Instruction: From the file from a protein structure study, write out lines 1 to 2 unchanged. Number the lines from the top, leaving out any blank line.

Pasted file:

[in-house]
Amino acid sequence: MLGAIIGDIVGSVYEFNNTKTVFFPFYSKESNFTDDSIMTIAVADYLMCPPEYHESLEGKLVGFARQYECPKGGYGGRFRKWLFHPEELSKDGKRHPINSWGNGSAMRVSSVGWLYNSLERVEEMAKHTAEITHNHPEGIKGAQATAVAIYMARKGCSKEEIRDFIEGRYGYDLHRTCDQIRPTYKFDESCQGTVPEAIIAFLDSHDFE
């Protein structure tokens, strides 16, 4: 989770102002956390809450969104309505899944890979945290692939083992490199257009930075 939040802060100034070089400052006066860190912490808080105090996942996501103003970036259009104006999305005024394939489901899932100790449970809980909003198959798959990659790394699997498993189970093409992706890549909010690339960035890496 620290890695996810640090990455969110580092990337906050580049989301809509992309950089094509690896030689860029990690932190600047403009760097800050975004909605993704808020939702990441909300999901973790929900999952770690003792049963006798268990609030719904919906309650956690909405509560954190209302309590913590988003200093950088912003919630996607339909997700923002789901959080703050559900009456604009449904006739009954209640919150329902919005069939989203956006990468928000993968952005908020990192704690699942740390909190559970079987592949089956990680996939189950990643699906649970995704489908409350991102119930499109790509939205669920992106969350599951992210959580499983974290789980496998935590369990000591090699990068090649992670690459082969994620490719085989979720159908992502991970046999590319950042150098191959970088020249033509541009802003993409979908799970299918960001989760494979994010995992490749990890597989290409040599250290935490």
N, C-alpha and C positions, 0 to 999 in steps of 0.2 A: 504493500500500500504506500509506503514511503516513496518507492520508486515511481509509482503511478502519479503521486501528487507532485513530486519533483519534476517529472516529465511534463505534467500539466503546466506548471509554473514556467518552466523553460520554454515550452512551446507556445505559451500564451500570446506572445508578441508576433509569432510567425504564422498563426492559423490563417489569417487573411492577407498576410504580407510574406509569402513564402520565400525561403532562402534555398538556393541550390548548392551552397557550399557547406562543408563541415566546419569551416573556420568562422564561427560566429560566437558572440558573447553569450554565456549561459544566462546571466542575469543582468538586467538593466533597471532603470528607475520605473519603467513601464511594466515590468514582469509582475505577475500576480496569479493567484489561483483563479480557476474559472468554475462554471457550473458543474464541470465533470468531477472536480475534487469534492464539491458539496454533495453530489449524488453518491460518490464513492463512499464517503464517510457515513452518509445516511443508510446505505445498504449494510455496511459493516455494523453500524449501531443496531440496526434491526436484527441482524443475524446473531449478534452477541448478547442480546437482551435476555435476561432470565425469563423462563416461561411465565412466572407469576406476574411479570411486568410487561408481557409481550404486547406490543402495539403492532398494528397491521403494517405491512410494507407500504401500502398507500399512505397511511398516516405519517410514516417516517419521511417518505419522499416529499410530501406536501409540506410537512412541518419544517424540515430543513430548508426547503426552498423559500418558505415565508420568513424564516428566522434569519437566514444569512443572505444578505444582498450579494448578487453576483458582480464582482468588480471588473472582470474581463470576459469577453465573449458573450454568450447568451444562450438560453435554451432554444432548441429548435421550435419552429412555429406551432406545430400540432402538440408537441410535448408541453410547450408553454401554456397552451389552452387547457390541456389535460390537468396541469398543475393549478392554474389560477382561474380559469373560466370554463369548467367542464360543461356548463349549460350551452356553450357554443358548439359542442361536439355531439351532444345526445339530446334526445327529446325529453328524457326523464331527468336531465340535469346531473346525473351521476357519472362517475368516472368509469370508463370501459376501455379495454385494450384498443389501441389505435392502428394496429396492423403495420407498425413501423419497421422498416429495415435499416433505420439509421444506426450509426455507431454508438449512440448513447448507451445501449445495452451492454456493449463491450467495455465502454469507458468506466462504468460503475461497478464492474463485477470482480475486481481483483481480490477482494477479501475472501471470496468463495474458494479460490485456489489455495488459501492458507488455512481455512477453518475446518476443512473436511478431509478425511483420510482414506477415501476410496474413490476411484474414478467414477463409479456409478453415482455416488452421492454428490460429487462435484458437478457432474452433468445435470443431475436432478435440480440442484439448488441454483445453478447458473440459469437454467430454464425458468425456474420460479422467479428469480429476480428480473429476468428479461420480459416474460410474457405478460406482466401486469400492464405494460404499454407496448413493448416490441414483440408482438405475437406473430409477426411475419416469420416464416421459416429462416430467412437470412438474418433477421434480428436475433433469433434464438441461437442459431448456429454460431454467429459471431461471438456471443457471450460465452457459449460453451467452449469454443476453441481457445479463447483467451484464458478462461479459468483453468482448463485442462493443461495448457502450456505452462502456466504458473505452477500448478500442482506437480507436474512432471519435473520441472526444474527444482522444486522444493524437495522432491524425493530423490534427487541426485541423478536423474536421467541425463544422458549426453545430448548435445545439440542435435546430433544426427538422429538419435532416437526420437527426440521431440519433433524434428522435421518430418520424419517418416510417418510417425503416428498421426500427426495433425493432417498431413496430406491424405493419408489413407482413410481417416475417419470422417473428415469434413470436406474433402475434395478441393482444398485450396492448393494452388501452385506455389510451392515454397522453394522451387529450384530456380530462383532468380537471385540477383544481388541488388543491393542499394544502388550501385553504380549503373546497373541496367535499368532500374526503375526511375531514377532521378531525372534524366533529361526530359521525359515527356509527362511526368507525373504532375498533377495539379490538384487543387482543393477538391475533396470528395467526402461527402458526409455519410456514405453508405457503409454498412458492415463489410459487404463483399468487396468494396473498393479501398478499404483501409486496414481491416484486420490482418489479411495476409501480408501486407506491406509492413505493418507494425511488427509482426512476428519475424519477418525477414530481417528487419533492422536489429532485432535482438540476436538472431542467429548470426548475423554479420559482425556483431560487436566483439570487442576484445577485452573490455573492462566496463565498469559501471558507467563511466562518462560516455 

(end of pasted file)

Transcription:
[in-house]
Amino acid sequence: MLGAIIGDIVGSVYEFNNTKTVFFPFYSKESNFTDDSIMTIAVADYLMCPPEYHESLEGKLVGFARQYECPKGGYGGRFRKWLFHPEELSKDGKRHPINSWGNGSAMRVSSVGWLYNSLERVEEMAKHTAEITHNHPEGIKGAQATAVAIYMARKGCSKEEIRDFIEGRYGYDLHRTCDQIRPTYKFDESCQGTVPEAIIAFLDSHDFE